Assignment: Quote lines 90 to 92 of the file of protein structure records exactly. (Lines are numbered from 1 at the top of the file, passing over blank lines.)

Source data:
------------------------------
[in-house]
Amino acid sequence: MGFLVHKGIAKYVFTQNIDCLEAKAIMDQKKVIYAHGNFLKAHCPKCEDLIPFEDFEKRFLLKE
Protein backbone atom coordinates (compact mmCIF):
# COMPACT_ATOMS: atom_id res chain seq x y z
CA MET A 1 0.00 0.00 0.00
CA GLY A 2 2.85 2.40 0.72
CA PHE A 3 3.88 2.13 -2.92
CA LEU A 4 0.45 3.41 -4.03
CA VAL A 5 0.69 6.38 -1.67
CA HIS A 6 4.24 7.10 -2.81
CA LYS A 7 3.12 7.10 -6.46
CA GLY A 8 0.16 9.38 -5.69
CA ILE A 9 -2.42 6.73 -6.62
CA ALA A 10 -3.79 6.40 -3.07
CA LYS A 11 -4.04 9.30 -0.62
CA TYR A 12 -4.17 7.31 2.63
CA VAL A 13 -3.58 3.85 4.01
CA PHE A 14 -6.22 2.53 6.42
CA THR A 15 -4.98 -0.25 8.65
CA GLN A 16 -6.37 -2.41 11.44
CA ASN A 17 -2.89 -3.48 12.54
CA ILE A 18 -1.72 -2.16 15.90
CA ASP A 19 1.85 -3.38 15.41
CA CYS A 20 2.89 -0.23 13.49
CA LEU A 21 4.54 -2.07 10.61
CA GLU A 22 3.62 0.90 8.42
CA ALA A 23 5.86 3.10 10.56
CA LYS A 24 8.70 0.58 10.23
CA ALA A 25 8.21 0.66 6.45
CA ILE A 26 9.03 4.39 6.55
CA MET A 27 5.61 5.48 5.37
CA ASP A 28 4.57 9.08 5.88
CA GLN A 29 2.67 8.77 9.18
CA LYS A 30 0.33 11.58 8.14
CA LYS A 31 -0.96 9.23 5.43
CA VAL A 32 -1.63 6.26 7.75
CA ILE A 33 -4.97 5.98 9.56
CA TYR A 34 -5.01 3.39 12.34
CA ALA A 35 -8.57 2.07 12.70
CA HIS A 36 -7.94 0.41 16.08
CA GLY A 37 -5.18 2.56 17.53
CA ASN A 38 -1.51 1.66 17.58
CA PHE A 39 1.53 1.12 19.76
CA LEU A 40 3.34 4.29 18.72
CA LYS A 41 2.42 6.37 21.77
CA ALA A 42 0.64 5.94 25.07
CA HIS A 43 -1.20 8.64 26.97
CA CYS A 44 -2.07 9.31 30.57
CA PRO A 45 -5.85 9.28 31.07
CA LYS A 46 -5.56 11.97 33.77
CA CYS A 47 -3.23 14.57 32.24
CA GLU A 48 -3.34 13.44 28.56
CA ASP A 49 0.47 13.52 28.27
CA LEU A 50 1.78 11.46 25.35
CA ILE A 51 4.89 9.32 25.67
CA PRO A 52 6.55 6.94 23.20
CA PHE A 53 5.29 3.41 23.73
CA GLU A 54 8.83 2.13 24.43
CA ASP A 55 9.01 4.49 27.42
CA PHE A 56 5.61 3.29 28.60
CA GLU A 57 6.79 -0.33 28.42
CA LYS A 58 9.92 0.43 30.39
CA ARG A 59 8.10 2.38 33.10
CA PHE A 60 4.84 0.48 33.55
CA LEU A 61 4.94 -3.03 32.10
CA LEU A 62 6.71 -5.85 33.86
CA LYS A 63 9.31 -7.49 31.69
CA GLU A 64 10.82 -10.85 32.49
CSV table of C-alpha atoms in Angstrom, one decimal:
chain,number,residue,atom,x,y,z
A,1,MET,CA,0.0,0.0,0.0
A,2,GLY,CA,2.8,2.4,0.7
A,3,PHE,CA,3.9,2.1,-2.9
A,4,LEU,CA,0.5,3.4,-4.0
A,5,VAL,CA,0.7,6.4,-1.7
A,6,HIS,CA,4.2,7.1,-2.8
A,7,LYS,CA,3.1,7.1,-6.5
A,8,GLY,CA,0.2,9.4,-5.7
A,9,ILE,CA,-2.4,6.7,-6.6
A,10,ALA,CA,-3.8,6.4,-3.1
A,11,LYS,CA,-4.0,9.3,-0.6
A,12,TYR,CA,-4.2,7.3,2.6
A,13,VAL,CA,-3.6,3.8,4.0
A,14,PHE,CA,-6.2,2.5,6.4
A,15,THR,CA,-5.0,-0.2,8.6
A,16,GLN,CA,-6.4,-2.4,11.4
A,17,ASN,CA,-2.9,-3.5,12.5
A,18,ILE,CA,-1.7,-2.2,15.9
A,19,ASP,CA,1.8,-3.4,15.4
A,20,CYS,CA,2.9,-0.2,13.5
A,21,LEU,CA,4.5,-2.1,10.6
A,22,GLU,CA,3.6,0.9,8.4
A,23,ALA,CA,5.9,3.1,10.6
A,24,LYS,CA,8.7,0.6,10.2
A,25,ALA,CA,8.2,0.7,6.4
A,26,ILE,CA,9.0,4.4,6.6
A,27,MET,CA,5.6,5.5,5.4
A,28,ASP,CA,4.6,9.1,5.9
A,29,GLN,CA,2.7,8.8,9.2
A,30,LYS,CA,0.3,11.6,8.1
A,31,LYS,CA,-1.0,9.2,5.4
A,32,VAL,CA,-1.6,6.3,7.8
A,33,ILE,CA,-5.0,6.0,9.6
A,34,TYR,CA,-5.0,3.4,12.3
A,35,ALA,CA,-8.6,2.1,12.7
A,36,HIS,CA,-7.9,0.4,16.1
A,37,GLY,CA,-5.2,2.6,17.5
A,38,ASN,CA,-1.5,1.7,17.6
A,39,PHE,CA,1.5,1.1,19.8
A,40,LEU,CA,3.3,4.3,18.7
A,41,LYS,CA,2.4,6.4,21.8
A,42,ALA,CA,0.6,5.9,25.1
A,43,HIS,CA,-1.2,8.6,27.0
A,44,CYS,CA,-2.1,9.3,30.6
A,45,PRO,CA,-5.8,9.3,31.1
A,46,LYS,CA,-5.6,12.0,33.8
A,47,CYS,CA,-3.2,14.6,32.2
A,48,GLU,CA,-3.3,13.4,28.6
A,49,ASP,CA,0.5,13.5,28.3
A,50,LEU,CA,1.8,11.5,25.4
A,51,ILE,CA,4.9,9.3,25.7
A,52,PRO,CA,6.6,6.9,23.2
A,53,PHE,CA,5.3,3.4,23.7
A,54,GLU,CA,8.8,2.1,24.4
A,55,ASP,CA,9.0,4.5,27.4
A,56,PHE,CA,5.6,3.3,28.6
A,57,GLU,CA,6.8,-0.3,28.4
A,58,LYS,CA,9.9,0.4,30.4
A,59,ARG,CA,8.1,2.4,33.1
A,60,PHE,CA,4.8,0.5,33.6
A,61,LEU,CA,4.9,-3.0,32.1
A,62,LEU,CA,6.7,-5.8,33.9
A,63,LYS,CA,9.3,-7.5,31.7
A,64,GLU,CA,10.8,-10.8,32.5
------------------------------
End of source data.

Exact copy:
A,20,CYS,CA,2.9,-0.2,13.5
A,21,LEU,CA,4.5,-2.1,10.6
A,22,GLU,CA,3.6,0.9,8.4